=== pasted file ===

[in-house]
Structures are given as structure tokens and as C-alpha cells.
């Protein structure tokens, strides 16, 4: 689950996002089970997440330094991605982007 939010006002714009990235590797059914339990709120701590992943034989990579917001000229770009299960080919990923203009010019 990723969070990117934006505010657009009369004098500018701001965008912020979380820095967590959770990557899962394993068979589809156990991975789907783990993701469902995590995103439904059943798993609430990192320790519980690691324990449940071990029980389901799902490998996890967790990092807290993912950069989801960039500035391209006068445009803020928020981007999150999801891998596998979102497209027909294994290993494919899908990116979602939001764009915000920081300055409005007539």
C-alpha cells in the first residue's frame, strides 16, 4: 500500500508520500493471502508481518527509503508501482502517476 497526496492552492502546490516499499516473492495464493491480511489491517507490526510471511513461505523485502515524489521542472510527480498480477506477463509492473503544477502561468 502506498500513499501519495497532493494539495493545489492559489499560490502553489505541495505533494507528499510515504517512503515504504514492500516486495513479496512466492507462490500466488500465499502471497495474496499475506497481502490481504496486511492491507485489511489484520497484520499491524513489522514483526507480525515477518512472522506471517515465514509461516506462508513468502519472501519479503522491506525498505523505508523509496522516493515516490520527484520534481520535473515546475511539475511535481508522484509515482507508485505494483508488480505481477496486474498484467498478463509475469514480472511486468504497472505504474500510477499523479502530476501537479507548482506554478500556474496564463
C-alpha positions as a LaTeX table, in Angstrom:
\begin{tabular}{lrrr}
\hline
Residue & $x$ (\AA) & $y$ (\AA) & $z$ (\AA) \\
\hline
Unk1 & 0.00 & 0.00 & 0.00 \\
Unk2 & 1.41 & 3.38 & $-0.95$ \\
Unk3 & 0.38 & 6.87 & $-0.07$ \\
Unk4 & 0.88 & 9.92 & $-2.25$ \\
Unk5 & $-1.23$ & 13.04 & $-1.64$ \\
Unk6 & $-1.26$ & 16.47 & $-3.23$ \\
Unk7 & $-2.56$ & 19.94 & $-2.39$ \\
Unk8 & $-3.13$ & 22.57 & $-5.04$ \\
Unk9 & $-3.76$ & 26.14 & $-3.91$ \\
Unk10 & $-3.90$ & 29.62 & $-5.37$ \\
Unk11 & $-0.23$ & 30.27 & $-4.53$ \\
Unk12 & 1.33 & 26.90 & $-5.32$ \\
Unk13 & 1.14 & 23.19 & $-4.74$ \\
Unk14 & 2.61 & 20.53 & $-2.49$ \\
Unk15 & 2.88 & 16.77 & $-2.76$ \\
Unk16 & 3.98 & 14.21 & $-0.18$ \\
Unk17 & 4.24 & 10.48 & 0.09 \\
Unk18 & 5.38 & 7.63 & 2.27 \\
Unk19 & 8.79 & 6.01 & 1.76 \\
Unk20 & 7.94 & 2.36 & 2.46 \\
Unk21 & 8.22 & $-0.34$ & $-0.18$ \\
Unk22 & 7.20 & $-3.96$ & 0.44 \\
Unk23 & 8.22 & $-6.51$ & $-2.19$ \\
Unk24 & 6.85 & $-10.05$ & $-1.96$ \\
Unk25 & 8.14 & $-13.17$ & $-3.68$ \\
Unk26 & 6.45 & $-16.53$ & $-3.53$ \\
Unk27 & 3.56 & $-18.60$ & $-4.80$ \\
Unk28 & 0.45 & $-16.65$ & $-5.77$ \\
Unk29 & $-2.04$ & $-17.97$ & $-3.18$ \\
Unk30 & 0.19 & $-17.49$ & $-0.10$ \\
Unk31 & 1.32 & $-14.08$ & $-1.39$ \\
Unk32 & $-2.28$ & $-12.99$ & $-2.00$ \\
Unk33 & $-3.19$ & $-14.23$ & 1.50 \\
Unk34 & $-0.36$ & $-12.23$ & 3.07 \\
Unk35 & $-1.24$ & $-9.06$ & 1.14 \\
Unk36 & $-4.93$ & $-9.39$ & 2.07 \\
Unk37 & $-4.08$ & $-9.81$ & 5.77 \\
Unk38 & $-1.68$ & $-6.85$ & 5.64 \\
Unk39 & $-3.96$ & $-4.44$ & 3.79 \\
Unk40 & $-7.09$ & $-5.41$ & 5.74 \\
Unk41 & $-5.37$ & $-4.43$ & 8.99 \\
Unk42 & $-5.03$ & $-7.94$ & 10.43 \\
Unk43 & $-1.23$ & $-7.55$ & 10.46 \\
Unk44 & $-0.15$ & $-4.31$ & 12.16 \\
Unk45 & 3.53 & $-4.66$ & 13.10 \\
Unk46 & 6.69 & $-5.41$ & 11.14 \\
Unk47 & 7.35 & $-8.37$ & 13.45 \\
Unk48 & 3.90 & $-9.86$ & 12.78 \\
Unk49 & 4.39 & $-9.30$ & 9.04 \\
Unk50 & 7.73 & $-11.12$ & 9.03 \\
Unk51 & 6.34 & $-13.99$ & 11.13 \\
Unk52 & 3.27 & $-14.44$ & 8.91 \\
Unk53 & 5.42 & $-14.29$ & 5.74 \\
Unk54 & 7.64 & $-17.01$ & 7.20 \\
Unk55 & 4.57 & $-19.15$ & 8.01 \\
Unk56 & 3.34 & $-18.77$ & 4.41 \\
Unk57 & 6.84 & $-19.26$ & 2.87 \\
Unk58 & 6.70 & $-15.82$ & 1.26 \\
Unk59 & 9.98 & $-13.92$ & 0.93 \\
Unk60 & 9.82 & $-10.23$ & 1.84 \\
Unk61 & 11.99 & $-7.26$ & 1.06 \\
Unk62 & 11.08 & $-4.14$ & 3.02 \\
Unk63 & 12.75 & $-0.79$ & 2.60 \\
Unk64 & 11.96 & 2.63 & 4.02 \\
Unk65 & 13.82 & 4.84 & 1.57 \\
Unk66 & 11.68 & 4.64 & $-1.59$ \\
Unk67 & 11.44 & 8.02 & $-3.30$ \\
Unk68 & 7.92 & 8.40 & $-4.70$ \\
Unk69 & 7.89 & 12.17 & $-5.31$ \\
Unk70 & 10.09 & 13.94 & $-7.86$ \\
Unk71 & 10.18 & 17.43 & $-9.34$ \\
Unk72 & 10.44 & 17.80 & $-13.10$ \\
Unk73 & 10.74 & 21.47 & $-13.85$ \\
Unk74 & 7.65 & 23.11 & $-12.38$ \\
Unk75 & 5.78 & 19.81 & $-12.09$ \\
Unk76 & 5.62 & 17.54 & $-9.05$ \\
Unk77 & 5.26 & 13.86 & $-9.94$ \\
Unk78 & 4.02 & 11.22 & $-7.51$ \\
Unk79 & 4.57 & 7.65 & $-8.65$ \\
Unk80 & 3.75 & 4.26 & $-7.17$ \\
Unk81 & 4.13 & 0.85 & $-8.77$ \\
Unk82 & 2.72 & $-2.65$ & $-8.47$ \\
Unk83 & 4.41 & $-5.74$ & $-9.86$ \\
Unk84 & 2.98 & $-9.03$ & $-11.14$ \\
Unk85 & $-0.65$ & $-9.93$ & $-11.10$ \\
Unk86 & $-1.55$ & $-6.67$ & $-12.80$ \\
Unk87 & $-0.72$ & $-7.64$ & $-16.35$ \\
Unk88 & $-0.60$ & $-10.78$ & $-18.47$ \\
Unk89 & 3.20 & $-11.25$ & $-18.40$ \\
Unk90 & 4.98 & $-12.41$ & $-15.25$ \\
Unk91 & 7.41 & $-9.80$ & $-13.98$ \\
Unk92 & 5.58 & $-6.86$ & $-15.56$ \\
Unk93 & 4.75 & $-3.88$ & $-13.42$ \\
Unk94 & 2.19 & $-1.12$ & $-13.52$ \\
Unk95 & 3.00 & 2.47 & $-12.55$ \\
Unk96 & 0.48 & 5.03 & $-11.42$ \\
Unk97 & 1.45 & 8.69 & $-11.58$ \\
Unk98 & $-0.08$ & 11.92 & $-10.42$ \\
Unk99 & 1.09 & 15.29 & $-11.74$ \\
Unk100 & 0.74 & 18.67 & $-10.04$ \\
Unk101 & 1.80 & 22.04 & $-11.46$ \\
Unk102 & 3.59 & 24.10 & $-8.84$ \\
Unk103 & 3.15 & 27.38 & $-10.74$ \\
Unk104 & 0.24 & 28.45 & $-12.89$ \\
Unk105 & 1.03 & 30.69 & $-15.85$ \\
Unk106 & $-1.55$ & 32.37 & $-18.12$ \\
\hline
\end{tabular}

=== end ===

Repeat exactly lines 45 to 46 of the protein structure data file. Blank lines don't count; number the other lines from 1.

Unk36 & $-4.93$ & $-9.39$ & 2.07 \\
Unk37 & $-4.08$ & $-9.81$ & 5.77 \\